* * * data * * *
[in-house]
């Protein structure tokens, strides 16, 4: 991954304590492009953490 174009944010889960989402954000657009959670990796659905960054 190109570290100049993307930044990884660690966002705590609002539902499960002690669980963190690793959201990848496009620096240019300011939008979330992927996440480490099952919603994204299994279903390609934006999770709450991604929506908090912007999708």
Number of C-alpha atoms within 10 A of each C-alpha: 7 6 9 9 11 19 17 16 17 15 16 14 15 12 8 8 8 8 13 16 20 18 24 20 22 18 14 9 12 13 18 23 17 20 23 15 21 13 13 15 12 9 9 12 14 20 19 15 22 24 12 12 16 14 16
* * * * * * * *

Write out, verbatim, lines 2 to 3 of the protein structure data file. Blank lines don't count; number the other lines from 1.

């Protein structure tokens, strides 16, 4: 991954304590492009953490 174009944010889960989402954000657009959670990796659905960054 190109570290100049993307930044990884660690966002705590609002539902499960002690669980963190690793959201990848496009620096240019300011939008979330992927996440480490099952919603994204299994279903390609934006999770709450991604929506908090912007999708």
Number of C-alpha atoms within 10 A of each C-alpha: 7 6 9 9 11 19 17 16 17 15 16 14 15 12 8 8 8 8 13 16 20 18 24 20 22 18 14 9 12 13 18 23 17 20 23 15 21 13 13 15 12 9 9 12 14 20 19 15 22 24 12 12 16 14 16